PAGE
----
Driving back from a Nationals game one night this summer with a friend who grew up in the District but hasn't lived here for years, I noticed him studying people on the street. Finally, he blurted, "You know, I just can't get used to seeing white people walking down North Carolina Avenue."
I knew what he meant. I've had moments myself when I marveled at what was happening to my city as I looked around at neighborhood meetings and saw that half the faces were white, or when driving through black working-class neighborhoods I remember from my childhood that seemed to have turned Hispanic overnight.
What my friend and I are observing, of course, is the change that's come with gentrification, as young, often well-to-do whites with their Starbucks coffee and Volvo station wagons move in, sometimes displacing black families. It's a trend some lament because of its potential to destroy black neighborhoods, but it's merely part of the inevitable process of change and renovation. And as hard as it is to accept for folks who celebrated Washington as "Chocolate City" in the '70s and '80s, it's been breathing new life into many neighborhoods for a while now.
Recent census estimates seem to bear out my friend's spur-of-the-moment observation. Whites now account for 30 percent of the city's population, up from 28 percent five years ago. Hispanics, some 7 percent five years ago, are now approaching 10 percent of the population. And blacks, who now represent 57 percent of the population, were 61 percent in 2000 and 65 percent 10 years before that.
At the same time that the city's racial complexion is changing, many of its poorer residents are being displaced because they can't afford to live in the District. According to a recent report from the D.C. Fiscal Policy Institute, the number of houses here valued at $500,000 or more increased from 9,900 in 2000 to nearly 33,800 just four years later. Meanwhile, the District lost some 12,000 "affordable" houses and apartments last year -- houses valued at $150,000 or less and apartments renting for $500 or less per month.
Numbers like those, prime evidence of gentrification, leave black Washingtonians grumbling in barbershops, beauty parlors and watering holes along Georgia Avenue and the Southwest waterfront about what they've long called "the Plan" -- a secret scheme to evict blacks from the District so that whites can take over. There's no such conspiracy, of course, but there's no denying that the march of gentrification is unsettling. The changes rile black columnists (earlier this year, Colbert I. King of this newspaper accused journalists of providing "a superficial and misleading picture of gentrification" because they haven't lived through it and "don't spend nearly enough time in the community getting to know what they write about"). And they anger community activists, one of whom told the Washington Afro-American in August that young black men are dealing drugs to make money to save their homes. "We have a core of young people who just will not tolerate displacement of their family homes," said Thomas Woodson, a "fatherhood outreach worker" for the Georgia Avenue/Rock Creek East Family Support Collaborative. "They're using all kinds of crime-capital opportunities to prevent that."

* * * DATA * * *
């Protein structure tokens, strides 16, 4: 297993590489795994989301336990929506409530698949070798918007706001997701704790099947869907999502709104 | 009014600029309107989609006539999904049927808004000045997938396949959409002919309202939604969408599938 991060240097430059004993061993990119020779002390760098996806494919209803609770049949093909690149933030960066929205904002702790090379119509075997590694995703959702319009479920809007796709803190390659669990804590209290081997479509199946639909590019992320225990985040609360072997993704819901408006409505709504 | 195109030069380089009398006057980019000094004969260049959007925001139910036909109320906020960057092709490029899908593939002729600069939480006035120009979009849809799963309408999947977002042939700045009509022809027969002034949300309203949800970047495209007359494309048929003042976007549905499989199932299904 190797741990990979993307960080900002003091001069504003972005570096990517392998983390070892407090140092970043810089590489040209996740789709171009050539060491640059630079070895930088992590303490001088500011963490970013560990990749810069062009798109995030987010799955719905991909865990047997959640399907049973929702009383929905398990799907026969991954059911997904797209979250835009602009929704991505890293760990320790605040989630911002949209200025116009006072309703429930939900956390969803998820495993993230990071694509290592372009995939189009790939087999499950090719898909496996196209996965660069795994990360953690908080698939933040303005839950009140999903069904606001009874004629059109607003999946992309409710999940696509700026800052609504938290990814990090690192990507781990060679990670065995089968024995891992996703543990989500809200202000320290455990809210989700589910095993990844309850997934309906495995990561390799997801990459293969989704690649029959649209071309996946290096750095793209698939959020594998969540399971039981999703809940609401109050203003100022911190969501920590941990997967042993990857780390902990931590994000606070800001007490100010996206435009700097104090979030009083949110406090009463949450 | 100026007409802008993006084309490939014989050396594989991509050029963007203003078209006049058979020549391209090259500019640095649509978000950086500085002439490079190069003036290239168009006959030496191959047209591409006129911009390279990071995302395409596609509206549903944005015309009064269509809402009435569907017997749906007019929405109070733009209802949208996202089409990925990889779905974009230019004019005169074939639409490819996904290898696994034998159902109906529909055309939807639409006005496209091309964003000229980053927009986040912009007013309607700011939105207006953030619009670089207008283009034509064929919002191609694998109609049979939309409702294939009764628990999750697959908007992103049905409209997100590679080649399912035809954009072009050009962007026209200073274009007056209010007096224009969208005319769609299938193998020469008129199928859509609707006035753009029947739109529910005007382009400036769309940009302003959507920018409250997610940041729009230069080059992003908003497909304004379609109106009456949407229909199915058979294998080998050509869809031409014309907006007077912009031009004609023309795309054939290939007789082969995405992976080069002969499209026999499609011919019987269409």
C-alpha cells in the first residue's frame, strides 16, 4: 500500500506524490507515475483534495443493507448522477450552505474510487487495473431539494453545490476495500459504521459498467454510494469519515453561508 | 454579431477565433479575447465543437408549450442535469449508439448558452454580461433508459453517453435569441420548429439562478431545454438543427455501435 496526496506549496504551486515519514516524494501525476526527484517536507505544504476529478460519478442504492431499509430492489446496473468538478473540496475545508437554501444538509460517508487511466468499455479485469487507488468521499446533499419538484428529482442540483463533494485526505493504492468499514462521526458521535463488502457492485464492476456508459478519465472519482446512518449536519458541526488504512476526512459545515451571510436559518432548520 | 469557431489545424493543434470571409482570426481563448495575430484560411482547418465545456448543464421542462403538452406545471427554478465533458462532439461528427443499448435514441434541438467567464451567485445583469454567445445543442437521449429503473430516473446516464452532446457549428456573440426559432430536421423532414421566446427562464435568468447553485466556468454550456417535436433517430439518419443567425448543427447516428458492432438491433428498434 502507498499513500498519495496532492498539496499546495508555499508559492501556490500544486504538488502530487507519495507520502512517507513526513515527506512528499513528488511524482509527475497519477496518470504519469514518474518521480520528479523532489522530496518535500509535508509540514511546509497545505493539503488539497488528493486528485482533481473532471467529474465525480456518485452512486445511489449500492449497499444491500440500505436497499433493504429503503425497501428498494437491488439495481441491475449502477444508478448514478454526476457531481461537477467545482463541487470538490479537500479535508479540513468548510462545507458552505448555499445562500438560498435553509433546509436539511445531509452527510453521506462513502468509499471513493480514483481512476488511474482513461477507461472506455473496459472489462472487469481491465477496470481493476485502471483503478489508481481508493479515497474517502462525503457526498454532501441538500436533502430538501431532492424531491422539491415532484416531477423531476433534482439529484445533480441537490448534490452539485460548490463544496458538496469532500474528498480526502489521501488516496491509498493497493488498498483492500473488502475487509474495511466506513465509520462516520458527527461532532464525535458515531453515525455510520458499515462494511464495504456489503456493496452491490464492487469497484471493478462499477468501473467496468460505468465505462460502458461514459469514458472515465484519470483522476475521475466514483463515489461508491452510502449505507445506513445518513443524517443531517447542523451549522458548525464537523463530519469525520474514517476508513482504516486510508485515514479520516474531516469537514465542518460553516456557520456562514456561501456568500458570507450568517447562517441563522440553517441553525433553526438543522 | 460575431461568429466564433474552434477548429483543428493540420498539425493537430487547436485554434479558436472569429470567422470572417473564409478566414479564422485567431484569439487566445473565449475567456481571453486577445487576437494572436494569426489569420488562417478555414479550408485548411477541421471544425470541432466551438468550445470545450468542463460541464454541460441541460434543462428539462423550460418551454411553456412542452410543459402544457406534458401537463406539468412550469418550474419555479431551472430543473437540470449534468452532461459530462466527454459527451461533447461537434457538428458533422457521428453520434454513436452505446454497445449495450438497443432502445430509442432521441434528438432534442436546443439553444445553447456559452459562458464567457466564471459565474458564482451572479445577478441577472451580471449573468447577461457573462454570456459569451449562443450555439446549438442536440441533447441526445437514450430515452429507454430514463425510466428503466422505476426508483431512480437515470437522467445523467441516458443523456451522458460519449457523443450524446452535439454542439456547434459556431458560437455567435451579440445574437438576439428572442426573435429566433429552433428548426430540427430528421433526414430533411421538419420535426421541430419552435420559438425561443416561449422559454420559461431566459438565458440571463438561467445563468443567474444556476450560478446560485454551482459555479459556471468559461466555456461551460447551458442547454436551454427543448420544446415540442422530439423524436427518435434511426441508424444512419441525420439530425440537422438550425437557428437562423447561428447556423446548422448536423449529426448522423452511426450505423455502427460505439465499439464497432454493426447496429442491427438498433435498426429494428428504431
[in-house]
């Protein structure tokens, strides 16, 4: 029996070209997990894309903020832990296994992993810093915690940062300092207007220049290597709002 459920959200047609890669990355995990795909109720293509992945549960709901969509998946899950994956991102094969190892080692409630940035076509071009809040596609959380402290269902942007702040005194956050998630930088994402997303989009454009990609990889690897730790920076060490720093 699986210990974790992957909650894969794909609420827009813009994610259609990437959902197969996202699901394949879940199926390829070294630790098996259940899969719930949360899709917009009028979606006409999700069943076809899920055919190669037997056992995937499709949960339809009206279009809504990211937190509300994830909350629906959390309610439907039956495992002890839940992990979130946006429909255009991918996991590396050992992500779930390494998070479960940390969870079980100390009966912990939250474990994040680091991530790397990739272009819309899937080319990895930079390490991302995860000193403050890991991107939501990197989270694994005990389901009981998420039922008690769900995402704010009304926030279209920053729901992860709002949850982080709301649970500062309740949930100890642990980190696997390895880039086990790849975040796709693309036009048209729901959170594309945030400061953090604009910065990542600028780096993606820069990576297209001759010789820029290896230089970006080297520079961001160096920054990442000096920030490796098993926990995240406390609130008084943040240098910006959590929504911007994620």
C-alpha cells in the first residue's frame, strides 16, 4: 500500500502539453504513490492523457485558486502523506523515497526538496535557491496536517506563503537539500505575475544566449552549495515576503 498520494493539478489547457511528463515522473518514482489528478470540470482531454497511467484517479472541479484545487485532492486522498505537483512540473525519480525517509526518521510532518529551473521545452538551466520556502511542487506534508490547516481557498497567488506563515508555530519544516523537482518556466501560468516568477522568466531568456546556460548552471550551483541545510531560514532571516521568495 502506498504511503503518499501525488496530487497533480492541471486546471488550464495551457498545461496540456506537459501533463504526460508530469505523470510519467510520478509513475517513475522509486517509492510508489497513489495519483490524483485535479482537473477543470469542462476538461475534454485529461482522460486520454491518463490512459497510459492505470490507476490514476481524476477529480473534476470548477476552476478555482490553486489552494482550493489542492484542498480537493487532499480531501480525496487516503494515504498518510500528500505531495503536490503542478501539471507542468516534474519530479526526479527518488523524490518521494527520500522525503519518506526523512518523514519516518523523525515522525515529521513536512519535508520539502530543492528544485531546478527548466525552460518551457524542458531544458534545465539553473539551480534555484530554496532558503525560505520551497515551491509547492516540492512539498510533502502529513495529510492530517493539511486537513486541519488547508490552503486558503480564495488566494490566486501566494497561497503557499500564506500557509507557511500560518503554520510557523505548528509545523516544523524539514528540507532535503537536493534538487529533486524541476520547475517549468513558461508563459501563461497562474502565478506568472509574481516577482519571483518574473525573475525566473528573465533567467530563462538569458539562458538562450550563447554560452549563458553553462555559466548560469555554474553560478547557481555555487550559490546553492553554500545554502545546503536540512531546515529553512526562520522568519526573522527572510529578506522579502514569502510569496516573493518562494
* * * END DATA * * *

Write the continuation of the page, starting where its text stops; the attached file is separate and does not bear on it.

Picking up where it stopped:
You need have only a superficial knowledge of Washington history to understand these kinds of reactions. In the 1950s, more than 100 acres of Southwest Washington were razed and tens of thousands of people relocated, many against their will. For some, it wasn't urban renewal, but "Negro removal."
But if what's happening in the District's Takoma neighborhood -- where I've lived since 1989 -- is any indication, what's going on now is different from the way those Washington neighborhoods were transformed in the past. It's a more or less organic process, driven by the market, to be sure, but far from a racist conspiracy.
Before we got married, my wife already owned a house in Takoma, D.C. One day, looking at the deed, she got an unpleasant surprise: It still included a clause stipulating that the house could be sold only to whites. Clauses like that were struck down in 1948. (Up until then, because she's white, she could have bought the house, but I couldn't have.) After 1948, Takoma, and many other predominantly white Washington neighborhoods, began to change. By the 1970s, the shift was complete enough so that some black folks I know think that ours has always been a black neighborhood.
Now, more than 50 years after it became possible for blacks to legally buy homes in Takoma, whites -- attracted by the opening of a Metro station and an abundance of desirable housing stock -- are finding the neighborhood attractive again, while the sons and daughters of Takoma's black middle class are opting for the suburbs. I'm not sure what to call the phenomenon, but it isn't "Negro removal."